Life's Too Good

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Life's Too Good
The Sugarcubes - Life's Too Good.png
Studio album by The Sugarcubes
Released August 1988
Studio
Genre
Length 33:05
Label
Producer
The Sugarcubes chronology
Life's Too Good
(1988)
Here Today, Tomorrow Next Week!
(1989)
Singles from Life's Too Good
  1. "Birthday"
    Released: October 1987
  2. "Coldsweat"
    Released: January 1988
  3. "Deus"
    Released: April 1988
  4. "Motorcrash"
    Released: 1988

Life's Too Good is the debut studio album by Icelandic alternative rock group the Sugarcubes, released in August 1988 on One Little Indian and Elektra Records. An unexpected success, the album brought international attention for the band, especially to lead singer Björk, who would launch a successful solo career in 1993.

Consisting of veterans of Reykjavík's early 1980s rock culture, the band took elements of the post-punk sound that characterized the scene, intending to create a humorous take on pop music's optimism, which is reflected in the album's title. Despite never having intended to be taken seriously, the Sugarcubes would release two more studio albums, because of the success of their debut, and their contractual obligations.

Release[edit]

Lead single "Birthday" was released on Derek Birkett's One Little Indian Records in August 1987.[2] After influential magazine NME declared it "Single of the Week", the band unexpectedly got the attention of the British music press, specially lead singer Björk.[2] The following months, the band reluctantly appeared in the cover of the United Kingdom's most prominent pop magazines,[2] and experienced a "massive hype" which generated a wave of public interest by the press and the public.[3] Despite offers by big labels like Warner and PolyGram, none of them were willing to give the band complete creative control, so they decided to record the album themselves and release it on One Little Indian.[4] Life's Too Good was finally released in August 1988.[5] While recording the album, the group had befriended Howard Thompson, who worked in Elektra Records' A&R division; he orchestrated a licesing deal and Life's Too Good was released in the United States.[5][6] "Birthday" proved to be very successful in American college radio, before crossing over to mainstream radio.[6] To the band's frustration, the U.S. media also focused on Björk.[6] At the end of 1988, the Sugarcubes undertook an American tour, which evolved into an international tour catapulted by the album's growing sales.[7]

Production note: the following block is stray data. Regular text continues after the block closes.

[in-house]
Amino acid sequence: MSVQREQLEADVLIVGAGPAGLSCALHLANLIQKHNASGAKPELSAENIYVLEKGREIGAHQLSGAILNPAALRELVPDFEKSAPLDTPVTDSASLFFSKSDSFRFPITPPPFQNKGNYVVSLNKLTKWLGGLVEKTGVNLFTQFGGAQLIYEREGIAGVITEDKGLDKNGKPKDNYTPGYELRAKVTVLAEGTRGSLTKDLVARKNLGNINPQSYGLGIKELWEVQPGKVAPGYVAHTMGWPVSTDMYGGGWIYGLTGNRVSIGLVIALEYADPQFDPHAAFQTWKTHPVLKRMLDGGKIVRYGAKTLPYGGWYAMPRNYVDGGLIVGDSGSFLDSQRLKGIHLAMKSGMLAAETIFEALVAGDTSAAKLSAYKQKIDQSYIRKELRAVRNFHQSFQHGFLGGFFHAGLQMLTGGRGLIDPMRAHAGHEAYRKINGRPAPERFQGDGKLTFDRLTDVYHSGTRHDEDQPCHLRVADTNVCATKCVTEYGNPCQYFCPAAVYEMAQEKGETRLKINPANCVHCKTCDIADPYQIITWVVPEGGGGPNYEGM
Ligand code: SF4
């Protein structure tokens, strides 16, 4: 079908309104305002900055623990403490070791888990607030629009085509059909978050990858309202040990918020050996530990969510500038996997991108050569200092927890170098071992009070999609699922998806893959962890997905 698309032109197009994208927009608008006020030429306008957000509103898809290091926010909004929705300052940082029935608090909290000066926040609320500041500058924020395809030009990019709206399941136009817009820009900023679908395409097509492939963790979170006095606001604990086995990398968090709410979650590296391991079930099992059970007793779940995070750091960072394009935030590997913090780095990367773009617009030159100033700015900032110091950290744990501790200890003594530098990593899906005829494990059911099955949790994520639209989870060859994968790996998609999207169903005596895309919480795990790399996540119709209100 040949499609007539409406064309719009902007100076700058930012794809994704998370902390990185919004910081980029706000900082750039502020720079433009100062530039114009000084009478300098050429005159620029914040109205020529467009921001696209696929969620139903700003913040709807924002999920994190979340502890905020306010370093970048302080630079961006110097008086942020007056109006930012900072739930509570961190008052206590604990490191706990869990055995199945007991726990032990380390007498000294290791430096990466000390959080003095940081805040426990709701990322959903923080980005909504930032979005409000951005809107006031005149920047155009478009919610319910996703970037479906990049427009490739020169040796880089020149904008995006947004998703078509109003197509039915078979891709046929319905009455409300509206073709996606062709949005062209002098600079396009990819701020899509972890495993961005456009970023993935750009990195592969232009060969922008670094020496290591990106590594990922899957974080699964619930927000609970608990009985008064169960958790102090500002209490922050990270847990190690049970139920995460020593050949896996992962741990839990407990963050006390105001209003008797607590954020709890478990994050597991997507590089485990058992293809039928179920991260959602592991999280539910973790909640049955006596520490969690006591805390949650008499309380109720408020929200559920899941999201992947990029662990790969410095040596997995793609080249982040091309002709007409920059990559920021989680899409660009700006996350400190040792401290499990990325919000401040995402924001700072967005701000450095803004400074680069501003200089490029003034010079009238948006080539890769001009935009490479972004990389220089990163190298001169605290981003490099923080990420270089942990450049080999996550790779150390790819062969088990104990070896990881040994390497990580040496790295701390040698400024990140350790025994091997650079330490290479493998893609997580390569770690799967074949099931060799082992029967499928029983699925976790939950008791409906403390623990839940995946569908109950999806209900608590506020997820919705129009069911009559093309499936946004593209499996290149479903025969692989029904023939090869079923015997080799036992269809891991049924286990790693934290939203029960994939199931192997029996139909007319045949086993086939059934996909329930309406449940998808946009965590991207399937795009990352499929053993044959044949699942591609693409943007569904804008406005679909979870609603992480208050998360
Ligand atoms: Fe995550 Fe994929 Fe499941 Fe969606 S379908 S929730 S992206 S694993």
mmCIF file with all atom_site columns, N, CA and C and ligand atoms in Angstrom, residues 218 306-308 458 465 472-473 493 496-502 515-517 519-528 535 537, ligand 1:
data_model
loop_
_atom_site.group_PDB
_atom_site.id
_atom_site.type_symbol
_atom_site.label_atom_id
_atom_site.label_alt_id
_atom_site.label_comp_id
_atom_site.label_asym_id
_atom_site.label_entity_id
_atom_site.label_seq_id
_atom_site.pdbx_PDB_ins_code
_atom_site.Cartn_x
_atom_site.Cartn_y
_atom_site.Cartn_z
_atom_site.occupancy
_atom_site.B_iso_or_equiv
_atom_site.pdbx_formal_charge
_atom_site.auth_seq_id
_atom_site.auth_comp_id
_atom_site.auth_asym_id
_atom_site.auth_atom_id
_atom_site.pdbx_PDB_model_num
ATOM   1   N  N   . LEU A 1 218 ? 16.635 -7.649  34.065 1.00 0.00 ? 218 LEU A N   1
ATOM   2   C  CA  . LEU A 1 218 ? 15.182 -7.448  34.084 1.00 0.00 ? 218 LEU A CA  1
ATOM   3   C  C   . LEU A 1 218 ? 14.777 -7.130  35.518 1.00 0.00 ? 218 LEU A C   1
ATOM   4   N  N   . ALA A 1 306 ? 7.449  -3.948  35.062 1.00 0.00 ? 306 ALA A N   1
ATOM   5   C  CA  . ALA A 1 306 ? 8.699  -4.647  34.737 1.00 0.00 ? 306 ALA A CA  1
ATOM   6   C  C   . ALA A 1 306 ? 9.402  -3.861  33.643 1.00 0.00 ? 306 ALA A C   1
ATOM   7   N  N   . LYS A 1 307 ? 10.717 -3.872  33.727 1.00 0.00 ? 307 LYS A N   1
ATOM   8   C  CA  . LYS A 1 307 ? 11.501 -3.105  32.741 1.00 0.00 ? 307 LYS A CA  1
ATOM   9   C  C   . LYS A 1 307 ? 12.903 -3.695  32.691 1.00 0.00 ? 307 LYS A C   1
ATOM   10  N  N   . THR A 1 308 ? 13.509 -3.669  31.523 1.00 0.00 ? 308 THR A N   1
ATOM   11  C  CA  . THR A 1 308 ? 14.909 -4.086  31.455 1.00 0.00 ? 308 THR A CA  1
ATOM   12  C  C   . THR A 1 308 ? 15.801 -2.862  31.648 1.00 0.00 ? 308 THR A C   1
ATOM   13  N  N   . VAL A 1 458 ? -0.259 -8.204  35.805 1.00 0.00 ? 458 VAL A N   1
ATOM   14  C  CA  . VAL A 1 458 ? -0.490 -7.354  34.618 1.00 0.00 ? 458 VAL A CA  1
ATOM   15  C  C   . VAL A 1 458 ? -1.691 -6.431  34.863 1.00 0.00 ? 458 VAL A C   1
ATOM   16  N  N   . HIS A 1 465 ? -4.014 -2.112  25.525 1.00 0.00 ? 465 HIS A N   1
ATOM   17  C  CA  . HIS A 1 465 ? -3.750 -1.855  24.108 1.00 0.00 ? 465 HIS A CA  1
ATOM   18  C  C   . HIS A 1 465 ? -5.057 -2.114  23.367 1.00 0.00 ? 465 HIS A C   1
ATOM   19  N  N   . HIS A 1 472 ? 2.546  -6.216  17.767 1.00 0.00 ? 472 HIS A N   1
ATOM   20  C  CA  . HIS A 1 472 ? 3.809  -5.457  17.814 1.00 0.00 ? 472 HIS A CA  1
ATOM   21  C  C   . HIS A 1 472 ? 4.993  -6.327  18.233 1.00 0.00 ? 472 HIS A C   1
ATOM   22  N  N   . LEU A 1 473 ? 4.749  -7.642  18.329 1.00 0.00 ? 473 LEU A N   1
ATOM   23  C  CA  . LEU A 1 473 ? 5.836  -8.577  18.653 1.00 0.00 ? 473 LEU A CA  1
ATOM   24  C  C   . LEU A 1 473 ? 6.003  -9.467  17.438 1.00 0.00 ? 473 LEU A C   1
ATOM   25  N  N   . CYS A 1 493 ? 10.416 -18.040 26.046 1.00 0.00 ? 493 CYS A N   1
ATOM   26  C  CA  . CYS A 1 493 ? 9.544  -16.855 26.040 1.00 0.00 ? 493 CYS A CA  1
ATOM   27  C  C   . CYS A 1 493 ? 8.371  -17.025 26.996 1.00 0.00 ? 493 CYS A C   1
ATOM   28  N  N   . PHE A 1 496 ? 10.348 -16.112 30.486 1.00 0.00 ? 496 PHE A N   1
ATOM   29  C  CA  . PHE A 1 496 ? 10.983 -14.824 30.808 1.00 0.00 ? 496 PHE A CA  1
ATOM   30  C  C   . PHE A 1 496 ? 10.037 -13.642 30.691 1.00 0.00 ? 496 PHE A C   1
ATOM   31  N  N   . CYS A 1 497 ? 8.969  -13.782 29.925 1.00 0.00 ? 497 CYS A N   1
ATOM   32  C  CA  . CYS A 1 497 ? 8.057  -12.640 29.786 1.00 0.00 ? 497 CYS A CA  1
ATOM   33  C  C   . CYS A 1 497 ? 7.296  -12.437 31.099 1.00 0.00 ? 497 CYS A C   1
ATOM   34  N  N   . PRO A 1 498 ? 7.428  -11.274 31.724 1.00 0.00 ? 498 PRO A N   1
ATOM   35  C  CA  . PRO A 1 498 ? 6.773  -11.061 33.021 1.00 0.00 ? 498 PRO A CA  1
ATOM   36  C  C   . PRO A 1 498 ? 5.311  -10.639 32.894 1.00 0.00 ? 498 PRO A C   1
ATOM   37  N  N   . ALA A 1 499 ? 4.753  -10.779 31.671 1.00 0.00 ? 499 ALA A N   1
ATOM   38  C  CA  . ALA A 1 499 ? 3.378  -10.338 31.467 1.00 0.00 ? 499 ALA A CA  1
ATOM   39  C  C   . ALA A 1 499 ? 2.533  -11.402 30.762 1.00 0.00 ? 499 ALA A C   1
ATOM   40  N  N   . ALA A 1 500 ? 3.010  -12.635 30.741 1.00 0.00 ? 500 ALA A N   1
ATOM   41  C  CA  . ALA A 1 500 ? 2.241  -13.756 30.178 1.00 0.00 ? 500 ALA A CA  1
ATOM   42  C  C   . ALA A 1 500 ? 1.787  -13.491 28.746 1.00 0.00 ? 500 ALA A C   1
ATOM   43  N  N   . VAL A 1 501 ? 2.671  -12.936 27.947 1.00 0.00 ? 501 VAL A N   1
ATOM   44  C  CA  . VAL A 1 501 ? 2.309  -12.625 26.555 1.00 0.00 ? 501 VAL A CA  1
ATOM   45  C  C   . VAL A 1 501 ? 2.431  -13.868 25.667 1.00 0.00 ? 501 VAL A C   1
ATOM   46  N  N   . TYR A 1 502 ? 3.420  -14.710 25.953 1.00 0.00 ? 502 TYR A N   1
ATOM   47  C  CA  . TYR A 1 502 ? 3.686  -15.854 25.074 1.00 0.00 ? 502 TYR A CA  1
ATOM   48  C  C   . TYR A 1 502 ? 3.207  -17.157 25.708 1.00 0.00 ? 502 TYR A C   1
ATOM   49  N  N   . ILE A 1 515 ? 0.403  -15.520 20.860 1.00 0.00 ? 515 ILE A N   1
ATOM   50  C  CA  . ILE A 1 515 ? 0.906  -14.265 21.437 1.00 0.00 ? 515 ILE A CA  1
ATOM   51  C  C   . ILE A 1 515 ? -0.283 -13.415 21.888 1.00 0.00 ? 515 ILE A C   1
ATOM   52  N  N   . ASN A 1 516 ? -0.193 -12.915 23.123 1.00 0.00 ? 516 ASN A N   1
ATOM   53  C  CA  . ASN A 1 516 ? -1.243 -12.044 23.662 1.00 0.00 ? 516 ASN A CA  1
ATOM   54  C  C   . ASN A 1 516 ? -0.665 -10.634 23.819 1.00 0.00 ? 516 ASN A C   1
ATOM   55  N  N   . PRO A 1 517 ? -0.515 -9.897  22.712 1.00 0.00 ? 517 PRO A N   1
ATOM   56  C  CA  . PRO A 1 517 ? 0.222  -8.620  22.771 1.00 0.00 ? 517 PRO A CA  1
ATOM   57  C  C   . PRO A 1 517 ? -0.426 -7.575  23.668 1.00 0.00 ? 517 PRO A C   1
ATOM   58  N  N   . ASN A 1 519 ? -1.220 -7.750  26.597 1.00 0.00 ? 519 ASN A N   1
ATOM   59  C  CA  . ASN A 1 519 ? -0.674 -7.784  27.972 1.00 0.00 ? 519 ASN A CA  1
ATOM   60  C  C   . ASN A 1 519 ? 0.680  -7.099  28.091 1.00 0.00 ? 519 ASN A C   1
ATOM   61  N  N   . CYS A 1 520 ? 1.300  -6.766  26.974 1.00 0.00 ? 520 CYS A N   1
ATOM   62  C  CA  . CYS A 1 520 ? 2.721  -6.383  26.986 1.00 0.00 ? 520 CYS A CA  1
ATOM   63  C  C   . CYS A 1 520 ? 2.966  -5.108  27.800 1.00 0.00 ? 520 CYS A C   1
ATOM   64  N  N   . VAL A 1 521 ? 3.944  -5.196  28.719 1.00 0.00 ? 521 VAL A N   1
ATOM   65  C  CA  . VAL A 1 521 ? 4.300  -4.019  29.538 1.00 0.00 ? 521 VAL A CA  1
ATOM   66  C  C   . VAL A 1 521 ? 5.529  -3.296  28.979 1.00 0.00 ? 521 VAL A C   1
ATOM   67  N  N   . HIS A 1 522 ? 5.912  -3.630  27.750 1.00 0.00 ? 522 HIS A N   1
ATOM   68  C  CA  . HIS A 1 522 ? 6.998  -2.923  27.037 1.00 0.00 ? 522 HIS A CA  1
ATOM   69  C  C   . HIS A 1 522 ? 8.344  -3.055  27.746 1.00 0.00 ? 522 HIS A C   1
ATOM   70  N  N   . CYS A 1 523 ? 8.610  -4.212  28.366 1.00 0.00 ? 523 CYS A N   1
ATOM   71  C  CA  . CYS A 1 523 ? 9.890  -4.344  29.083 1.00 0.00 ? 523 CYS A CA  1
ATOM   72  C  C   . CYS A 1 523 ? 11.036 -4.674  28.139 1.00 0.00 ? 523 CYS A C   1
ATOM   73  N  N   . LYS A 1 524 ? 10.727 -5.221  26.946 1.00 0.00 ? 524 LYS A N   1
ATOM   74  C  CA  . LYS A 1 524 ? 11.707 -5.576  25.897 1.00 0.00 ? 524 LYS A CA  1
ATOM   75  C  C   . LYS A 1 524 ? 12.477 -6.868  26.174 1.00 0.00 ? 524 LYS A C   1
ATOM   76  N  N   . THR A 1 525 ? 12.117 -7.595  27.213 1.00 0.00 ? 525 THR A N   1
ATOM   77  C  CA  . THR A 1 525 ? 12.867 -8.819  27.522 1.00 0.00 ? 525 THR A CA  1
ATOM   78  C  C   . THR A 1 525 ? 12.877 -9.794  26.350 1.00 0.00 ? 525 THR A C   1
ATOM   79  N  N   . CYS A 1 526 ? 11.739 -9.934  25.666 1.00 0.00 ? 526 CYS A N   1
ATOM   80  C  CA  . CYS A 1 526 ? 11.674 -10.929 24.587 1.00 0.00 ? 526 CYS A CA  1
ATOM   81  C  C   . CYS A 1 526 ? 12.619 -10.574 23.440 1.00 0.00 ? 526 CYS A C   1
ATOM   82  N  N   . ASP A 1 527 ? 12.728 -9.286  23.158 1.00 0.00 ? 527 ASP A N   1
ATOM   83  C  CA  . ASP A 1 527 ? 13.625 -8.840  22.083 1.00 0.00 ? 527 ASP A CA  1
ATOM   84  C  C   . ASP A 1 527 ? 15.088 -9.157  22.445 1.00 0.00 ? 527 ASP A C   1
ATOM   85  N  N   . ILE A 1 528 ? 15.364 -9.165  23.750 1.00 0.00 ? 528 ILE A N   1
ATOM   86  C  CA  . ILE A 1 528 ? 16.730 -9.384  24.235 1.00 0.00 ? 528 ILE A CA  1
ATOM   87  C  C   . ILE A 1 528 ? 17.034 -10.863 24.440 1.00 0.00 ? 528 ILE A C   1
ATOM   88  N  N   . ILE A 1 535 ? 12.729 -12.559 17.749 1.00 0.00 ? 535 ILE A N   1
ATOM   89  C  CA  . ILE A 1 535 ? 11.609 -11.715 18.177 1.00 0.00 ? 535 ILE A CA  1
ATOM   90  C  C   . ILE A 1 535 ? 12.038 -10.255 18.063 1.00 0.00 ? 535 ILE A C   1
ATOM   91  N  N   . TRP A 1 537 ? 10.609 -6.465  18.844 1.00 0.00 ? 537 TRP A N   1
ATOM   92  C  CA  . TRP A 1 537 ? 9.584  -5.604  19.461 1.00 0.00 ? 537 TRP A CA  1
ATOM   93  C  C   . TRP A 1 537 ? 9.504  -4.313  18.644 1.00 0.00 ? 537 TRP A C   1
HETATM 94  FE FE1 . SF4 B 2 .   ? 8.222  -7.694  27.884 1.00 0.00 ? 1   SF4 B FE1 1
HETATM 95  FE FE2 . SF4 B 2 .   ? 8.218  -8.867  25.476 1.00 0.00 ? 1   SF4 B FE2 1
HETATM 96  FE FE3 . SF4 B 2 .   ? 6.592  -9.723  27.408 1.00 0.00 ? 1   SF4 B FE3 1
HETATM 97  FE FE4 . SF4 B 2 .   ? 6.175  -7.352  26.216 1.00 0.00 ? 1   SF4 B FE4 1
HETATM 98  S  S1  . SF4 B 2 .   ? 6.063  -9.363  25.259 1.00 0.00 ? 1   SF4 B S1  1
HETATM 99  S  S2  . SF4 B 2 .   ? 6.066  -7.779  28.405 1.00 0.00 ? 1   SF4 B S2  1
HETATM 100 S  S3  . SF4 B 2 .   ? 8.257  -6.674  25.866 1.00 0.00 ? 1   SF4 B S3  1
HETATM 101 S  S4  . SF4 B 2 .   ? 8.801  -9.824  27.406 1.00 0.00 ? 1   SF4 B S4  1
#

Paul White of Me Company designed the artwork.[8] It is a derivation of a signature he had, which consisted of a character "made up of just a face, legs, and a [penis]."[8] A continuation of the flat-color background discipline that started on the singles "Birthday" and "Coldsweat" —born out of the need to keep the printing costs as low as possible—, the album was issued in various cholor schemes, including green, yellow, blue and pink.[8]

Track listing[edit]

All songs written and composed by the Sugarcubes. 

Side one
No. Title Length
1. "Traitor"   3:08
2. "Motorcrash"   2:23
3. "Birthday"   3:59
4. "Delicious Demon"   2:43
5. "Mama"   2:56
Side two
No. Title Length
6. "Coldsweat"   3:15
7. "Blue Eyed Pop"   2:38
8. "Deus"   4:07
9. "Sick for Toys"   3:15
10. "F***ing in Rhythm & Sorrow"   3:14
11. "Take Some Petrol Darling" (Hidden track) 1:27
Total length:
33:05

Critical reception[edit]

Professional ratings
Review scores
Source Rating
AllMusic 4.5/5 stars[10]
Robert Christgau B−[11]
MusicHound 3.5/5 stars[12]
Rolling Stone Album Guide 4/5 stars[13]
Spin Alternative Record Guide (8/10)[12]
Martin C. Strong (9/10)[12]
Virgin Encyclopedia of Popular Music 4/5 stars[12]